Learning How to Learn by Benard Ngaruiya (A’20)

by tuftsigl
Aug 31

The African Leadership University (ALU) offers a revolutionary learning model that revolves around providing tools for self-directed learning. Students are at the forefront of their own learning experience, with faculty playing a primarily supportive role.

My team has worked to provide organizational support for students and faculty to prosper in this model. To achieve this, I have interacted with students and staff alike; to learn about their professional and academic journeys. This has been particularly interesting since it shed some light on how these individuals performed their duties, interacted with each other, and learned from one another.

To make this understandable, I should state that the ALU student body is a gathering of bright minds from all over the continent, though with vastly different thought processes. They all, however, share the same hunger for personal and professional development. I have had numerous teachable moments interacting with them.

As part of its entrepreneurial training, ALU takes its students through a leadership core curriculum in their first year. This curriculum is designed by experienced professionals in reputable global fields. The aim of this training is to motivate students to take initiative toward becoming global problem solvers. To speak for this training’s success, the majority of the students have at some point taken initiative to solve the challenges that they have faced, both at school and at home.
A perfect example is Noah.

Noah is a third-year student at ALU from Uganda. Upon his arrival to Mauritius, he noticed that the public transportation system was not nearly as accommodating as in most other African countries. Students have to walk about a mile and a half on an unpaved road to get to the bus stop, where they then have to wait for up to two hours for a bus to take them into the city. After his leadership core training, he decided to start his own student-run, taxi business. As a student on financial aid, he could not afford to buy a car and so instead decided to rent one that he would drive when he was not in class. He quickly became the entire institution’s go-to for taxi rides. He now enjoys exclusive, sustainable business from ALU students, with profit margins that significantly surpass those of local cab drivers.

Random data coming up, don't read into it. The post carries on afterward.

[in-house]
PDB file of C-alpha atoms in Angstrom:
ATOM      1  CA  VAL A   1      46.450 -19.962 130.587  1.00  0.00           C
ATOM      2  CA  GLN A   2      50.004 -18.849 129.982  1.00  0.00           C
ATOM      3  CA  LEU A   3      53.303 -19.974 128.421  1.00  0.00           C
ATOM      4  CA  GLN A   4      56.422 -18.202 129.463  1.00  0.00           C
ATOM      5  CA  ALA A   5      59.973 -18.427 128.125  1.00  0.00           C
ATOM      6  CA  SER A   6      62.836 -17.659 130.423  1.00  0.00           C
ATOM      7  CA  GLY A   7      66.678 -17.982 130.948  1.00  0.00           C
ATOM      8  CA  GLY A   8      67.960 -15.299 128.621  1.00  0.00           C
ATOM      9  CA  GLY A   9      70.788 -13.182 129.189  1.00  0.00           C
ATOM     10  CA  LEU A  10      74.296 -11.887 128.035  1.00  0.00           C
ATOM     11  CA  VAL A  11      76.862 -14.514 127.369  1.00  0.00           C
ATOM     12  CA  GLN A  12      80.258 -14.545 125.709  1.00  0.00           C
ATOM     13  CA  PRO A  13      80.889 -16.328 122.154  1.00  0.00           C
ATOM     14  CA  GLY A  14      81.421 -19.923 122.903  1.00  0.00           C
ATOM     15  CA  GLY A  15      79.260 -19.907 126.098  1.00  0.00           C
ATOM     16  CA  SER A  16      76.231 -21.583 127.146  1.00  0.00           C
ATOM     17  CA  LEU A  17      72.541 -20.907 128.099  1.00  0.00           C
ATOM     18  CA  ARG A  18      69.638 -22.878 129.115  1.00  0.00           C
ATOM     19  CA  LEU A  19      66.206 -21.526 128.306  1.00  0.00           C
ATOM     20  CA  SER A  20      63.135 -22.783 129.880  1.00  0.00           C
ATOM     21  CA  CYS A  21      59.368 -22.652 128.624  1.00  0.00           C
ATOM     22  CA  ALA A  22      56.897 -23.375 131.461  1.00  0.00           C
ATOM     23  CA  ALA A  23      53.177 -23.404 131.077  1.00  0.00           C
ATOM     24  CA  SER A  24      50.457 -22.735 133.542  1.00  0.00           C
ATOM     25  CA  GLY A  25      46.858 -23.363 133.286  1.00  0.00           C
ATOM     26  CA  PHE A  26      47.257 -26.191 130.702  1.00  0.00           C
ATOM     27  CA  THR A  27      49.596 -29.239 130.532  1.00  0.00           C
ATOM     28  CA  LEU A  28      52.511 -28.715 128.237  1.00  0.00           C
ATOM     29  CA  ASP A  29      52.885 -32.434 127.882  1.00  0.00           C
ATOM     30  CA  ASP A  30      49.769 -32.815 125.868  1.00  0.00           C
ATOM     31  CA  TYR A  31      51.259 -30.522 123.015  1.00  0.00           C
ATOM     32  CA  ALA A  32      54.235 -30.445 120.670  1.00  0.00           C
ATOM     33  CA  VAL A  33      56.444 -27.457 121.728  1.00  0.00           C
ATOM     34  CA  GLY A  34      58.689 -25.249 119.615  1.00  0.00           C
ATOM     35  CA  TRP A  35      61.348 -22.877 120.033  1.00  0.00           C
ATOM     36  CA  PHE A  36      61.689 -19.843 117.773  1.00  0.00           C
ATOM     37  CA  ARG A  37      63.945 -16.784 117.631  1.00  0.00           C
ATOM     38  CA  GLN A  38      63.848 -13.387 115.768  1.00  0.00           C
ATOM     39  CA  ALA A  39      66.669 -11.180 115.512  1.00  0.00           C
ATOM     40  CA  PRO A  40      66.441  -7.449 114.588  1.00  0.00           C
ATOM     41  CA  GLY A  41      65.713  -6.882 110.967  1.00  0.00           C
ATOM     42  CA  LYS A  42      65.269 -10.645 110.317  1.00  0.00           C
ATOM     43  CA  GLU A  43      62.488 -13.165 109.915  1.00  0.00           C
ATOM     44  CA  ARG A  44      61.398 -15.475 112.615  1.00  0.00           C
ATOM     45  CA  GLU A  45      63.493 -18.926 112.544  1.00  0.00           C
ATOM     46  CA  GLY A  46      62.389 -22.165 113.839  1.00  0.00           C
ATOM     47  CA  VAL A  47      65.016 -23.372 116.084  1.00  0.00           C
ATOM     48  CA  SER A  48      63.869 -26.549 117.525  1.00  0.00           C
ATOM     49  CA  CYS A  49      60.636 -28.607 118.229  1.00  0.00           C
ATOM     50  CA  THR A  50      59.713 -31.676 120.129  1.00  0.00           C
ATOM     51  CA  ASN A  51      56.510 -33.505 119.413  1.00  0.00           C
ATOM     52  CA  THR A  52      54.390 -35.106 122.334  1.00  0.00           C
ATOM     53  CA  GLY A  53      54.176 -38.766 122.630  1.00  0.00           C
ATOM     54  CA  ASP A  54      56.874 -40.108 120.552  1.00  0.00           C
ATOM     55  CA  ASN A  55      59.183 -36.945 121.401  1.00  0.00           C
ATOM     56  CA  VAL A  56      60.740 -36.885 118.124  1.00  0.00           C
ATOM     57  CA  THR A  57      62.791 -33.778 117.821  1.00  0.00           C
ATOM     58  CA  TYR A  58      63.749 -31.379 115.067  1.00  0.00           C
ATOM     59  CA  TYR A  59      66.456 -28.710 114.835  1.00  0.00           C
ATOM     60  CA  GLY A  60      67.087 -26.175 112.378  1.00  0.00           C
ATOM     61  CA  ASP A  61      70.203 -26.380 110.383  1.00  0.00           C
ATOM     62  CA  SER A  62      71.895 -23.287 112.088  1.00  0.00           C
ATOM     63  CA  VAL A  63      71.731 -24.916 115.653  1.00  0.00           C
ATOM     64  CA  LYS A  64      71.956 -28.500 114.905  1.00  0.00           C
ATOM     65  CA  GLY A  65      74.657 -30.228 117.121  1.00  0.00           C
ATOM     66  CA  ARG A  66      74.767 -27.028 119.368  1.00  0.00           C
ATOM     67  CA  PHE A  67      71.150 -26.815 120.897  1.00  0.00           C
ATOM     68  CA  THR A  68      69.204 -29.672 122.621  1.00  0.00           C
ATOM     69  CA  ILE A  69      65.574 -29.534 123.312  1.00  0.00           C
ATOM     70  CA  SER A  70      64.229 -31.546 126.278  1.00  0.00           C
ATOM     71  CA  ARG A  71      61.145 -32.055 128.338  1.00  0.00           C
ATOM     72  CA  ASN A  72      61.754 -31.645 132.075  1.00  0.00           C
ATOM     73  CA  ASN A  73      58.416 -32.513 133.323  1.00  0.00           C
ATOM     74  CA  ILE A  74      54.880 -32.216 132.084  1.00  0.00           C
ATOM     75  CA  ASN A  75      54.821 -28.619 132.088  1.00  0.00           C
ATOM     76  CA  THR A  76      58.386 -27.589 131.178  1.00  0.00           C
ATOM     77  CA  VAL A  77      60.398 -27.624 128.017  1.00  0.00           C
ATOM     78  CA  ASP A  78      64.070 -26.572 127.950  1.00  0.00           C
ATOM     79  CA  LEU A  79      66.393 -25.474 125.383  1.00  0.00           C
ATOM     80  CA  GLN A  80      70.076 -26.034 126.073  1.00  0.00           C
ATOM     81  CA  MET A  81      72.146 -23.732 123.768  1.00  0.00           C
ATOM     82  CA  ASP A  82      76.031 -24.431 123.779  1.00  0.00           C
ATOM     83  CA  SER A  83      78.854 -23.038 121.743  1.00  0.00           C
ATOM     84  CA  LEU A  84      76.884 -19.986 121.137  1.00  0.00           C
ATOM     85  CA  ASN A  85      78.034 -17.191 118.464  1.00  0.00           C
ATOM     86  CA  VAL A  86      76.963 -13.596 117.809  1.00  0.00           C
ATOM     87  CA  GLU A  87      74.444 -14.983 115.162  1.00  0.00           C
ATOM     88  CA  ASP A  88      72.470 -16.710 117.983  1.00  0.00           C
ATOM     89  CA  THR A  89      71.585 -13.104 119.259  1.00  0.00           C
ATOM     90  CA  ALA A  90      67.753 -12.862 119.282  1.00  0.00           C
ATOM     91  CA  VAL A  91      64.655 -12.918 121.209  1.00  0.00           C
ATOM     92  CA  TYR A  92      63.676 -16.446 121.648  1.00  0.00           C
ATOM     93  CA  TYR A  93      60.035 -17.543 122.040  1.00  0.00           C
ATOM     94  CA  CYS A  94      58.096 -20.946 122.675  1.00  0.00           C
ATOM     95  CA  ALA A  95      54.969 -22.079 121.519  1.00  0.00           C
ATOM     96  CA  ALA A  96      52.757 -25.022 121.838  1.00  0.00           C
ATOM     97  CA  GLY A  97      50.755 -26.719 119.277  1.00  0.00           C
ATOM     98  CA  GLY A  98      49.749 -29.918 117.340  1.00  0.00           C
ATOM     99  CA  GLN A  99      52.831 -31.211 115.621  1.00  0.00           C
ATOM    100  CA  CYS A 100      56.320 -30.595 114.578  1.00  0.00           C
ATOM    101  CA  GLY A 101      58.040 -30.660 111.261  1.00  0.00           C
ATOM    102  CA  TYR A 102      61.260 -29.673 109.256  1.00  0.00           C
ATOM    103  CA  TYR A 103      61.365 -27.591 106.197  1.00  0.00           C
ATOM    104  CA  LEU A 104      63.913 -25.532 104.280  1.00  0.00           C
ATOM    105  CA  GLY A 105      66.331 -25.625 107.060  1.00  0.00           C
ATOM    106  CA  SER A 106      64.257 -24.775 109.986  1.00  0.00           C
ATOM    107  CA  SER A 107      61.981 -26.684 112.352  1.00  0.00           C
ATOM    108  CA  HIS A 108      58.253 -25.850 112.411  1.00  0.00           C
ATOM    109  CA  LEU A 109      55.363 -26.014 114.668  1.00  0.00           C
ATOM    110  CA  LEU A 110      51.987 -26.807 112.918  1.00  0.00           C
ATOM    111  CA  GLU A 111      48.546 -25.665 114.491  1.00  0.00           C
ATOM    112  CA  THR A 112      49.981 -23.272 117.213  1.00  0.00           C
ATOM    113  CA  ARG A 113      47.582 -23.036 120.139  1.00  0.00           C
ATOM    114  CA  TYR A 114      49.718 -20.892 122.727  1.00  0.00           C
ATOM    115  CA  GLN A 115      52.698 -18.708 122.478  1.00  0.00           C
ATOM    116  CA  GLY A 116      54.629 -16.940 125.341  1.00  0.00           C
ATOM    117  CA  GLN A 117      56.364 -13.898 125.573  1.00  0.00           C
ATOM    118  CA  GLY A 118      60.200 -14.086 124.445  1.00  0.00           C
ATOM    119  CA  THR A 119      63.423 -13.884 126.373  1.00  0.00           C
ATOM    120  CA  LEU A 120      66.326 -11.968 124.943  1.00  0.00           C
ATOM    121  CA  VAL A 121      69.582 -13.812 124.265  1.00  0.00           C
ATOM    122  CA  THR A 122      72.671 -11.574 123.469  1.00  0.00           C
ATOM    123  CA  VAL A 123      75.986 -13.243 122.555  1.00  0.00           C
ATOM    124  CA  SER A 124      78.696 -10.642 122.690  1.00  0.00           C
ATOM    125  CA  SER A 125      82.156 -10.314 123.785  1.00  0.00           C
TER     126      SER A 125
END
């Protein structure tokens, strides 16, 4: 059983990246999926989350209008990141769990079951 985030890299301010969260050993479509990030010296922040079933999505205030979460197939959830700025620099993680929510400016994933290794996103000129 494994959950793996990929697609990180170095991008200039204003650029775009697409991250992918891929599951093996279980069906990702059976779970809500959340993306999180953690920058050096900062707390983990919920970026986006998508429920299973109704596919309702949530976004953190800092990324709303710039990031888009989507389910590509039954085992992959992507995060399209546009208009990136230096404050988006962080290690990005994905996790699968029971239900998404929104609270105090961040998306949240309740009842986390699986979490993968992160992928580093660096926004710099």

Another example is Reese, a third-year student, who also found a marketable product with high demand and which he had the particular skills to provide. Hailing from Ghana, Reese was a novice cook of traditional Ghanaian cuisine. He could not find restaurants that served his favorite home meals, or other traditional mainland cuisines. He then started practicing by making Ghanaian meals. After a while, he tried his hands in East and Southern African meals, each time inviting friends from different regions. Reese now runs his own informal catering business, where he makes meals out of his kitchen in bulk. He even acts as a consultant for the institution’s dining services for special meal days. Reese hopes to one day start his own successful African restaurant on the island that might in the future expand to the numerous, surrounding tropical islands.

There are many other students who have become local entrepreneurs. Students run informal financial planning services and hair braiding and locking businesses. In addition to solving campus problems, students have also taken the initiative to solve problems in their own countries. While speaking about her computer science course, a student presented a mobile application that continuously kept track of the plastic waste in Lagos, Nigeria. She designed this app by relying on ALU’s teaching and learning model, which places students’ abilities to learn on their own at the forefront. With significant support, the students are on track to do great things, “hard things”, as the ALU community likes to say.

As I near the end of my internship, this experience has challenged me to take initiative similarly to analyze challenges that I have faced, small or large, and find ways that I can solve them for my community. Things that I have always thought to be challenges at Tufts are now all of a sudden opportunities looking for solutions.